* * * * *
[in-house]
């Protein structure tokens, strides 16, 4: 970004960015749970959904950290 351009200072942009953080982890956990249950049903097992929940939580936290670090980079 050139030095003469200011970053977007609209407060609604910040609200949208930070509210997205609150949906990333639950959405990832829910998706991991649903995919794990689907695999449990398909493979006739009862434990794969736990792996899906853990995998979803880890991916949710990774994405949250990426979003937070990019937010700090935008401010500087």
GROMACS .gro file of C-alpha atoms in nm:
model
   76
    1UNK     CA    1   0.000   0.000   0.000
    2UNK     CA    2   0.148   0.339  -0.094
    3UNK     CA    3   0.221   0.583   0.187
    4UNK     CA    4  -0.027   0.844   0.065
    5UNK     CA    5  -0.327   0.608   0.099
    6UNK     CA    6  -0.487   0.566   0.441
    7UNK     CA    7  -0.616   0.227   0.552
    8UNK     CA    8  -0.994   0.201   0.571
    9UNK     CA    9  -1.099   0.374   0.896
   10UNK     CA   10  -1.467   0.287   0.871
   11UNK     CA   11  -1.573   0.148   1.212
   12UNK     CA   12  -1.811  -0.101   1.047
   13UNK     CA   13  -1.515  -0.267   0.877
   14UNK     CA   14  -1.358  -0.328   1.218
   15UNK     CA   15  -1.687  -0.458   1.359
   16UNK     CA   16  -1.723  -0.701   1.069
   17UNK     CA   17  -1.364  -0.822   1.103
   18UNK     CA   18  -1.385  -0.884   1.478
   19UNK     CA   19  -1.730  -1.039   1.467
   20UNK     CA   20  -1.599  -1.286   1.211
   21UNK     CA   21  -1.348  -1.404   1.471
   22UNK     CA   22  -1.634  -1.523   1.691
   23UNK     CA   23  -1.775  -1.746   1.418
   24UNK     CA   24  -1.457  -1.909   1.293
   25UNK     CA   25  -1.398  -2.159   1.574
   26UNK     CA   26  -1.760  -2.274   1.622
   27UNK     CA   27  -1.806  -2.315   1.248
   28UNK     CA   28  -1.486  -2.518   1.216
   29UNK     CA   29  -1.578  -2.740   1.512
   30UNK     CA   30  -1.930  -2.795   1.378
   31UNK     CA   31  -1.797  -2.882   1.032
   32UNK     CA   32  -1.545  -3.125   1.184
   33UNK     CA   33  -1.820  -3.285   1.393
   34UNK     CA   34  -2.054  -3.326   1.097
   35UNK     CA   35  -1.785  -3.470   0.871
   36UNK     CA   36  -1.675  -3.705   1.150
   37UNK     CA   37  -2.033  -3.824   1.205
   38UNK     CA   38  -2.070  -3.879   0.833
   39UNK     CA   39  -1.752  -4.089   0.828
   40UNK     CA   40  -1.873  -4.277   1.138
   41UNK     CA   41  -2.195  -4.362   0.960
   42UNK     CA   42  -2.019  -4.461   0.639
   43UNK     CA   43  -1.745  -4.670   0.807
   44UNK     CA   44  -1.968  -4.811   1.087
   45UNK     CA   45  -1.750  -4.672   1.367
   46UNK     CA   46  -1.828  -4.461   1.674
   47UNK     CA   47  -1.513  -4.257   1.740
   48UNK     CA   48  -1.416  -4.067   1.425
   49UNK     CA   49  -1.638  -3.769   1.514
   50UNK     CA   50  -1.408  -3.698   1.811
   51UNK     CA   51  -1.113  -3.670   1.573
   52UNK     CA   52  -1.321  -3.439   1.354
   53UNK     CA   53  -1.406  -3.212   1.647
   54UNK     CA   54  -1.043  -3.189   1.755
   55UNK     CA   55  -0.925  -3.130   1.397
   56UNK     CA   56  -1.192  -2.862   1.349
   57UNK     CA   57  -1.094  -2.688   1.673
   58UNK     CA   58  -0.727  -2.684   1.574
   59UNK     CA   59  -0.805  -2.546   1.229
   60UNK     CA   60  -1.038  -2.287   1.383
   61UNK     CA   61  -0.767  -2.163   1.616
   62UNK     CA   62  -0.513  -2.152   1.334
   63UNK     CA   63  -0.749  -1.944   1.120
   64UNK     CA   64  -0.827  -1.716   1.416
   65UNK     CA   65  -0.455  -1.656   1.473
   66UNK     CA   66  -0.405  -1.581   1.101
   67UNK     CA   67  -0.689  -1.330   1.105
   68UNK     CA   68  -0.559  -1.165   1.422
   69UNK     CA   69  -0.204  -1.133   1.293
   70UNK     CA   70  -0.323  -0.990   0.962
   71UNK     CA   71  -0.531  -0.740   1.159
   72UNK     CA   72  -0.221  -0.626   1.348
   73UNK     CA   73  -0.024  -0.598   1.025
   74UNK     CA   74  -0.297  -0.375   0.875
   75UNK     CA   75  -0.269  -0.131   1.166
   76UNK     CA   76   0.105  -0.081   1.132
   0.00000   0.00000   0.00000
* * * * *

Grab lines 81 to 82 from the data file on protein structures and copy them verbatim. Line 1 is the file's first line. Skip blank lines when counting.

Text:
   76UNK     CA   76   0.105  -0.081   1.132
   0.00000   0.00000   0.00000